Second, to advocate on the side of the child.  It just happens to be my child today... or rather children.  It is my opinion that there are a multitude of adults that believe that kids are just naughty, that they enjoy being bad.  That they are choosing the dark side.  The reality is they are just children.  They are learning.  Everyday.  And they aren't there yet.  And life is hard.  It's hard for adults to keep it together when things go south.  The only difference between an adult and a child is that adults have the ability to vocalize what's going on with them.  As an adult, I can call my friends, type a blog post, say an heart-felt prayer, purging my pains and sorrows.  As a child?  Most children can't even process why they feel off, what it is exactly that set them off or has them in a funk.

For example, my 11 year old Aspie is very sensory sensitive.  And as he's gotten older, he's become more aware of what sets him off, but even still there are times when he can't pinpoint what it is that's bothering him.  Just last week we were at a football game and as the night wore on his patience wore dangerously thin.  He couldn't explain why he was so grumpy and upset, but I could.  Because I have watched him for 11 years, watched his reactions and how things affect him.  I knew it was the noise level of the game that was grating on him, that was sloughing his tolerance away second by second.  Once I suggested to him that maybe it was the noise of the crowd, the band, the cheerleaders, the banging of the bleachers underfoot, the whistles and the announcers over the PA, he sighed and said, "Thanks, Mom.  Thanks for knowing me and understanding."  So, from now on, he'll be sporting his hunting muffs to all sporting events.

This incident with the spray paint and my angst ridden son isn't as easy to figure out.  I know this year without his dad has gotten to him more than it has to the other kids.  Thing 1 is fiercely family centered.... which is professionally deemed Separation Anxiety Disorder.  Whatever.  In my mind, it's a good trait, if it can be tempered.  Right now, at the end of this marathon, there is no tempering it.  But I'm sure there are other things too that culminated in this outburst, this plea for understanding.  And we'll get there.  We will get to the center of things and I will help be his voice as we sort it out.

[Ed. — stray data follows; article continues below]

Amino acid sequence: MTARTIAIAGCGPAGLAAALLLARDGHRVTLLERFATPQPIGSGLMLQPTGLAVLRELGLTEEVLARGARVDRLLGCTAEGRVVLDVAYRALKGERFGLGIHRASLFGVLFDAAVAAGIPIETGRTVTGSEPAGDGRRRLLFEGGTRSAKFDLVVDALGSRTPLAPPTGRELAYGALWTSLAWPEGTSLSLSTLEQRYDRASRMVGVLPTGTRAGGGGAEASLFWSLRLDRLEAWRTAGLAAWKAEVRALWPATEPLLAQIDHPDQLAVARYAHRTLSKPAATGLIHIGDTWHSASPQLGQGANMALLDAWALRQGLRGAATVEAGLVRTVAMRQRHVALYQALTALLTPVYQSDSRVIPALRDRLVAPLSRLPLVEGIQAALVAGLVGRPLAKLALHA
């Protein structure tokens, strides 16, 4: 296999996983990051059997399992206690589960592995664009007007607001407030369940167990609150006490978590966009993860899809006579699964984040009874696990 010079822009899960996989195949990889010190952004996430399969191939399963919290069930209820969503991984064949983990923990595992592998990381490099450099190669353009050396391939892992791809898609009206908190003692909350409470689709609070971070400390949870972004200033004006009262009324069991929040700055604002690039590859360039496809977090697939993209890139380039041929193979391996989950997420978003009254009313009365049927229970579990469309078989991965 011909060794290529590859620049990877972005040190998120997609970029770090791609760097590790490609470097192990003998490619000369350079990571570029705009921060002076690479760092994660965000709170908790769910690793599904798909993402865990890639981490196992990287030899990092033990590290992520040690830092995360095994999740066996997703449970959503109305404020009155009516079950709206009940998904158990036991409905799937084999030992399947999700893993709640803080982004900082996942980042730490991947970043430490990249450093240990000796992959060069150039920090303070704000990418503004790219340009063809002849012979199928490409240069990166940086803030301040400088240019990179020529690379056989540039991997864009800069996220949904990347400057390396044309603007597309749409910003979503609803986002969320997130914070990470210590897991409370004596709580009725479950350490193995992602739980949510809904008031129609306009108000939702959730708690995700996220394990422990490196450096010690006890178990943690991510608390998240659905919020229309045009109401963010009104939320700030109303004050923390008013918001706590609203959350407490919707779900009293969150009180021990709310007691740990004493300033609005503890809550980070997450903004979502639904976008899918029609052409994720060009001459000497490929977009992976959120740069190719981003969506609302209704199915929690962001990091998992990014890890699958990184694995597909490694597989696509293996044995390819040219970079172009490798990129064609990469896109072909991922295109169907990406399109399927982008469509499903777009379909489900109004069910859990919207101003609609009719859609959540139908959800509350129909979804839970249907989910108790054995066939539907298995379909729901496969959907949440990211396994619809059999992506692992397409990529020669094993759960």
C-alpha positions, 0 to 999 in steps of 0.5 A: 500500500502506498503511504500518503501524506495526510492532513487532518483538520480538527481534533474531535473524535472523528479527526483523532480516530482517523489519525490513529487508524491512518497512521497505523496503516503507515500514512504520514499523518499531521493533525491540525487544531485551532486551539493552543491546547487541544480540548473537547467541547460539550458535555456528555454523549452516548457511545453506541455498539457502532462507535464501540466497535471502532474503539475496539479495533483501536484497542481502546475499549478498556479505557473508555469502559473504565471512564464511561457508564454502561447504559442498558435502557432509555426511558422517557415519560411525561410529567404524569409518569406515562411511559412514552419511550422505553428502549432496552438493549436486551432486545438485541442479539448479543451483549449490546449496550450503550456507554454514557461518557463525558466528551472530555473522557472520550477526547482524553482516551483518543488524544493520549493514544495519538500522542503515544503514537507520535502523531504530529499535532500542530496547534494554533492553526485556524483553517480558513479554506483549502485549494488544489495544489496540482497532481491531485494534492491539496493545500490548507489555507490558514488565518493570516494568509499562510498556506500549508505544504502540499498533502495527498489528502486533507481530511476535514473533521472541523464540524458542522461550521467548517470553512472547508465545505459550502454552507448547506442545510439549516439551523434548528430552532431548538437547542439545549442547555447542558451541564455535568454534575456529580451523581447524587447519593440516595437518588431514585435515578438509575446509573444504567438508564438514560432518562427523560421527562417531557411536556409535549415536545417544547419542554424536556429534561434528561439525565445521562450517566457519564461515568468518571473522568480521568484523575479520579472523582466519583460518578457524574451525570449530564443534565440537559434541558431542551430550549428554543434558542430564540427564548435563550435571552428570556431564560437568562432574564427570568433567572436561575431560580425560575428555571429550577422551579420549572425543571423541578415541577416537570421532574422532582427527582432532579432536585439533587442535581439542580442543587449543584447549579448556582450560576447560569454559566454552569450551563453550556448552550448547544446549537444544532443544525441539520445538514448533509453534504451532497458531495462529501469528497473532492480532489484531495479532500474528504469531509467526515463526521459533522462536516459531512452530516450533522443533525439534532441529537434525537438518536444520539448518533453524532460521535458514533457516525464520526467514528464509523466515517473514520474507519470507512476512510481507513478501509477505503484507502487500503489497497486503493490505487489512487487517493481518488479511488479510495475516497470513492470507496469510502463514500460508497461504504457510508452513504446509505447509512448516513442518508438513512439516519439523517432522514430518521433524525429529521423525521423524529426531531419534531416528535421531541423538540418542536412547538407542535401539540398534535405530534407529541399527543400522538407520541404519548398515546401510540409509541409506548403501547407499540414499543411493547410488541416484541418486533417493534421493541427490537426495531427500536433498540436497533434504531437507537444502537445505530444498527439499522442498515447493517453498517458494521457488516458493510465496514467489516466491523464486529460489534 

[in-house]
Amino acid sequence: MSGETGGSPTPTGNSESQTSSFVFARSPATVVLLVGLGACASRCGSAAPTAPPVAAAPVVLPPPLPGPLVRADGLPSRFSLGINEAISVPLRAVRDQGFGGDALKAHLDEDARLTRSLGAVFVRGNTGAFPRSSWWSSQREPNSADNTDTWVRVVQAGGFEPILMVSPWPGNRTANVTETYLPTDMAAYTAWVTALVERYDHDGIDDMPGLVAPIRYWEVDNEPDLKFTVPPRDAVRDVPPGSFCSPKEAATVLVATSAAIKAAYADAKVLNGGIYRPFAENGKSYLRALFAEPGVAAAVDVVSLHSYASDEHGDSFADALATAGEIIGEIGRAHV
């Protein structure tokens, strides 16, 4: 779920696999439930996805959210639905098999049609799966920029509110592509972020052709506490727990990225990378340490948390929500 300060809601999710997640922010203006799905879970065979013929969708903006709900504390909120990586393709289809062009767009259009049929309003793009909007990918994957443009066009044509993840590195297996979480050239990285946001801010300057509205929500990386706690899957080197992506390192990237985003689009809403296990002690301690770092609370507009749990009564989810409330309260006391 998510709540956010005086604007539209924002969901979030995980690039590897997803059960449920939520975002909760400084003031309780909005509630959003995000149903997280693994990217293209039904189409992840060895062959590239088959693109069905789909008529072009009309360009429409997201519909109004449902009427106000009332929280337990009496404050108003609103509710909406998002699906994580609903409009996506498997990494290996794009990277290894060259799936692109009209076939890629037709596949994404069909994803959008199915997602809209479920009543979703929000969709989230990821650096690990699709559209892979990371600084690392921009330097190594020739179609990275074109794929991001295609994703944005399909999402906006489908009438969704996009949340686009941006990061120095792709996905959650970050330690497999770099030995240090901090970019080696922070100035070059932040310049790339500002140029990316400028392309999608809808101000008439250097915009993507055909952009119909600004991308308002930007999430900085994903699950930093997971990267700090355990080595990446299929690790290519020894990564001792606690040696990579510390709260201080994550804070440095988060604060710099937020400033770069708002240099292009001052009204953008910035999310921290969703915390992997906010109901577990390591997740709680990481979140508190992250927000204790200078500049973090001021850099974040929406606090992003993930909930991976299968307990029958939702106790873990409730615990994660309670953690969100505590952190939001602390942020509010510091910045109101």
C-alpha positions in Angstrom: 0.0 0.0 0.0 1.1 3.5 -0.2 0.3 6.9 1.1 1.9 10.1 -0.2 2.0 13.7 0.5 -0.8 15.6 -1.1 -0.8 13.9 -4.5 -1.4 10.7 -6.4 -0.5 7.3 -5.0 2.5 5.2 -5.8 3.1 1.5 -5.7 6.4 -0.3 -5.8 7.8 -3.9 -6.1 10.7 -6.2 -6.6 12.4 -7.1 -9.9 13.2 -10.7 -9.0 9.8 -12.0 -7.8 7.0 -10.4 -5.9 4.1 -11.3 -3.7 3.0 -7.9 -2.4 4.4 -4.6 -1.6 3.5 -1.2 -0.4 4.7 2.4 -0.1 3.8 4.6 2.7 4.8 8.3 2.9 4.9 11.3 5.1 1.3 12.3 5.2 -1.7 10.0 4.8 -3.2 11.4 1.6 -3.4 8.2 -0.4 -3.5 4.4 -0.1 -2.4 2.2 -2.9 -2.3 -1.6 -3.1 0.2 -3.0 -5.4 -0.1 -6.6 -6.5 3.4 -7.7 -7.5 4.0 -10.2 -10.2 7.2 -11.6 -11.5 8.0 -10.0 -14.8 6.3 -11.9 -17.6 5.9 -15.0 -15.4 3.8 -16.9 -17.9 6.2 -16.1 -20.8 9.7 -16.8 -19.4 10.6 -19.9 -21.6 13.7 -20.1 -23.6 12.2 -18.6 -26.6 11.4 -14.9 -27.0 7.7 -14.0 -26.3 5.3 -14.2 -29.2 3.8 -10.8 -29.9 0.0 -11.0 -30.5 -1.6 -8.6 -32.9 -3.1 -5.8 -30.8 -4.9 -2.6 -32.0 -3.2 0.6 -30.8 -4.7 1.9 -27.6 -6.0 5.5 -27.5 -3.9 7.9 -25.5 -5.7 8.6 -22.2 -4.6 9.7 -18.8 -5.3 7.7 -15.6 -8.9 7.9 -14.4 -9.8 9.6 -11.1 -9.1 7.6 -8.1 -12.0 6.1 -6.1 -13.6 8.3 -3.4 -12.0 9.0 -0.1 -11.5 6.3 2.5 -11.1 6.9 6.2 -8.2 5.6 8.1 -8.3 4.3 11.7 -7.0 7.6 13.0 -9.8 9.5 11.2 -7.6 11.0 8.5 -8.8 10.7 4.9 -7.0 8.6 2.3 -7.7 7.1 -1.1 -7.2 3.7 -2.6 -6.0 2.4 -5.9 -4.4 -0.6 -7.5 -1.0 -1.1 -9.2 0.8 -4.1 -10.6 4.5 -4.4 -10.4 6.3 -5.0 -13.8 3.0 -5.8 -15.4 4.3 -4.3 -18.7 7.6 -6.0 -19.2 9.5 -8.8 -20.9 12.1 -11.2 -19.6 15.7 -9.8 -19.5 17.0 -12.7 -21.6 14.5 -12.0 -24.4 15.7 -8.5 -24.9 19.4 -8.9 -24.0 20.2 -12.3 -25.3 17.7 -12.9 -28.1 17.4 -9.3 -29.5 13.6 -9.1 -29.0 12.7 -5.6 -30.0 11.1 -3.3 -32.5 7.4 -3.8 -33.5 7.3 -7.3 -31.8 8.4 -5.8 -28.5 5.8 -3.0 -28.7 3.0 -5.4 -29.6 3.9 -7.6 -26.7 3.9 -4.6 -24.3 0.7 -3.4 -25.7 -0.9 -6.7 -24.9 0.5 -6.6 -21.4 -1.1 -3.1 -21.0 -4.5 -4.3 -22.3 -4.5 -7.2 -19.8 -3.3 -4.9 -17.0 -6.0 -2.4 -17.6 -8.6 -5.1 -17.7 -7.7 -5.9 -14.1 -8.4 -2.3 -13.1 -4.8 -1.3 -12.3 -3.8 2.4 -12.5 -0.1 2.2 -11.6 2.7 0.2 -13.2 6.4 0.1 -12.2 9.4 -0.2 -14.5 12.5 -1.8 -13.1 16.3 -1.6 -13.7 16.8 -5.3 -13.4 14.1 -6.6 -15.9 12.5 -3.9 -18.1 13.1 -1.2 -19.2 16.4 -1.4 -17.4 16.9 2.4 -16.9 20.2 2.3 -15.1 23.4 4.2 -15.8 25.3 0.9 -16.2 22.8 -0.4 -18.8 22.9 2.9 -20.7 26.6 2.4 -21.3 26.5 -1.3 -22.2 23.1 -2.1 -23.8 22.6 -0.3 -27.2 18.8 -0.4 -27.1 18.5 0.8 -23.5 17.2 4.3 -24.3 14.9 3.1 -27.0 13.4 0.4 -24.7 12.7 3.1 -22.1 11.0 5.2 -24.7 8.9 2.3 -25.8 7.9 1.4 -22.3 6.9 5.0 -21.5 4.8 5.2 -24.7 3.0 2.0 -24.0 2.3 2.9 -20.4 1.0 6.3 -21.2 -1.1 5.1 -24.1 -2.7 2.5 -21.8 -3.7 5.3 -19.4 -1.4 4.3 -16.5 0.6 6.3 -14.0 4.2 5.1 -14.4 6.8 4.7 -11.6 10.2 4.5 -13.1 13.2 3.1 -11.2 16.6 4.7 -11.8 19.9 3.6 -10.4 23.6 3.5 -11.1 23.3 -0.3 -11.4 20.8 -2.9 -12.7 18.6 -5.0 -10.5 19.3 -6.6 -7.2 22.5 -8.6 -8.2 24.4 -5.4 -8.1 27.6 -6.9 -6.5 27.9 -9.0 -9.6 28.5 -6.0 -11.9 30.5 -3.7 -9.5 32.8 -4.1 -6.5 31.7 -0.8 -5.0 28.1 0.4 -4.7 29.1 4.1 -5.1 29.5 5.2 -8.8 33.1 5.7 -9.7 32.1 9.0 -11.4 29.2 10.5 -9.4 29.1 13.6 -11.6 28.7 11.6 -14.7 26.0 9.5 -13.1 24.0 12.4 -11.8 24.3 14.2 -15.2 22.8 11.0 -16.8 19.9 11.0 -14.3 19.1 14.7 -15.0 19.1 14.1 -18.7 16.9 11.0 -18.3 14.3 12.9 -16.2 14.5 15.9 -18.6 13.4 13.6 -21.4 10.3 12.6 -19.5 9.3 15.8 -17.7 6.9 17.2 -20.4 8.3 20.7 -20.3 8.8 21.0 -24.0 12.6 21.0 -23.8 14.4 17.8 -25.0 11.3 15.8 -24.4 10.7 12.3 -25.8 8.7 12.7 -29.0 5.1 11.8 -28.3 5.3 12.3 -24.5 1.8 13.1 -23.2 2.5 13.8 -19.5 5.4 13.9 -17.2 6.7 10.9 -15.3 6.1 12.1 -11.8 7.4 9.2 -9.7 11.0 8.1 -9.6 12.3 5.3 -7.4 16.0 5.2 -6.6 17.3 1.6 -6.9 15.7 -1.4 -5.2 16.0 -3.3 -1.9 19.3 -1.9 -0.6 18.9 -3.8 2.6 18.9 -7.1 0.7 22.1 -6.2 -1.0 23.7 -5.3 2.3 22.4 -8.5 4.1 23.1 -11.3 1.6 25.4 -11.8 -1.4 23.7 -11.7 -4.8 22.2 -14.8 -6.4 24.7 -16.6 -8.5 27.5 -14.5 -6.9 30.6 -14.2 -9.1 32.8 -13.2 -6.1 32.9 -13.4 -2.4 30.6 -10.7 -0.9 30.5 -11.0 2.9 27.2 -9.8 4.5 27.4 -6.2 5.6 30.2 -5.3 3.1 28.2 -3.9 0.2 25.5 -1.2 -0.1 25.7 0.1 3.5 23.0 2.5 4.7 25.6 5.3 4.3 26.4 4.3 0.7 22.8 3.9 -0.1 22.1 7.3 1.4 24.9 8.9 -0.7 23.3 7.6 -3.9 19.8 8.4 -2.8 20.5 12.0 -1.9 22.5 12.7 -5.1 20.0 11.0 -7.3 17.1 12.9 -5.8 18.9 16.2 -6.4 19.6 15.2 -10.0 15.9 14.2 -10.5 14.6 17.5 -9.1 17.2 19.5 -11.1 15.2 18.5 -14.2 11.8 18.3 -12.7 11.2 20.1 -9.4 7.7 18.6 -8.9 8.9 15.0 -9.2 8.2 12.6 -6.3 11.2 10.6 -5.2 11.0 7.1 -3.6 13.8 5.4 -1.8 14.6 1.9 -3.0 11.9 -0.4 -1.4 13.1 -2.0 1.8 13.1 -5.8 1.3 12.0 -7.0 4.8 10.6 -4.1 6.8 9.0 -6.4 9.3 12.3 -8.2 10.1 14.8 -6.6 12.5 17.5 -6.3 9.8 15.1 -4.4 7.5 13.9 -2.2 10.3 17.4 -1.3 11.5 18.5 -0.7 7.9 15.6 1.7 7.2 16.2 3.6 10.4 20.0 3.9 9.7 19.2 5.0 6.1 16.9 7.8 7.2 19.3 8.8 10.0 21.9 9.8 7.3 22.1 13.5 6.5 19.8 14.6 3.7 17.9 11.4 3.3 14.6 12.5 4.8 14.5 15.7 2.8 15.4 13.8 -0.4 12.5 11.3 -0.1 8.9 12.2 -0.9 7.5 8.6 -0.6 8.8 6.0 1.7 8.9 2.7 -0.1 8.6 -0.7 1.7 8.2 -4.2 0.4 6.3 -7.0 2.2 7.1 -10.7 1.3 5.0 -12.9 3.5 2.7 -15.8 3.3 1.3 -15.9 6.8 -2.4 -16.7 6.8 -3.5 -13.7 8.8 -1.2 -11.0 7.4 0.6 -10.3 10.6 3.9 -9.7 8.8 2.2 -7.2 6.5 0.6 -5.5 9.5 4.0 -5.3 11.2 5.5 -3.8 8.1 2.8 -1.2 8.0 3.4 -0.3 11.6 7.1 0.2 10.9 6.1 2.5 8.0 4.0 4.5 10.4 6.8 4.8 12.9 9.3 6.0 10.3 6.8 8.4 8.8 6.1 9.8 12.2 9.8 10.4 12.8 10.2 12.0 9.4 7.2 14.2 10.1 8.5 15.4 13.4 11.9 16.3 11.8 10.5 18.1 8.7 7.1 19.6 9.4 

In the meantime, I'm going to take him to the hardware store for some sturdy scrubbing brushes, paint thinner, white paint and gloves.  And then I'm going to take him by the hand, march him outside, roll up my sleeves and work beside him to fix his mistake.  Isn't that what the Savior would do?


wicklineco said...

How refreshing, Miranda! My eldest has issues that both of your eldest boys have... and I understand. Sometimes their actions hurt them more than it hurts those around them, and it is hard to balance teaching them to be responsible young adults with being gracious, patient, loving, forgiving parents. Keep posting, I appreciate hearing about your adventures and how you handle them :)

Leisyl Stewart said...

Dido to what the person above me said! My kids have issues to work with, too, and it is so nice reading a very well written article about the reality of being a parent of children with special needs. I appreciateyour view that while the outside world lumps all misbehavior into the naughtiness category, as parents of those children, we know better. I loved a quote by a general authority that said, "seek first to understand your children, not to controll them." as a parent of one for sure but likely two children with ADHD and another with anxiety, I know there is no controlling of children, not without serious frustration in the parents, and severely damaged self esteem in the child. Thanks for being the advocate of the child, and setting an example for me. I too, want to be an advocate for my kids. After all, if I don't choose to be one, who will?

Miranda Marrott said...

Thanks for the encouragement, ladies. And glad this post spoke to you personally.

It really started just as a way for me to calm down. I was really struggling with not hurting my son after this incident and needed to take a mommy break and calm down.

I am so glad I was inspired to write about it. It helped me find that missing piece of the puzzle, that enduring love and kindness my child needed.

And yes, Leisyl, if we don't advocate for our children, who will?

Something I have come to learn over the last year or two is that only one other will advocate for our children: the Savior, Jesus Christ. His is the advocate. And I am trying to emulate him so that my children can grow in a knowledge that He always understands, He is always for the underdog, He loves the unloveable, and He suffered so that we can be forgiven. If I turn to Him when I am struggling and if I teach my children to do the same, we can't help to be successful.

michelle said...

I really needed this. Lately I have changed my prayers form "please give me patience with my children," to "please help me see my children as you see them," and that is something that you are doing so well. I have to say I would have lost it over the spray paint...you are a great example to me!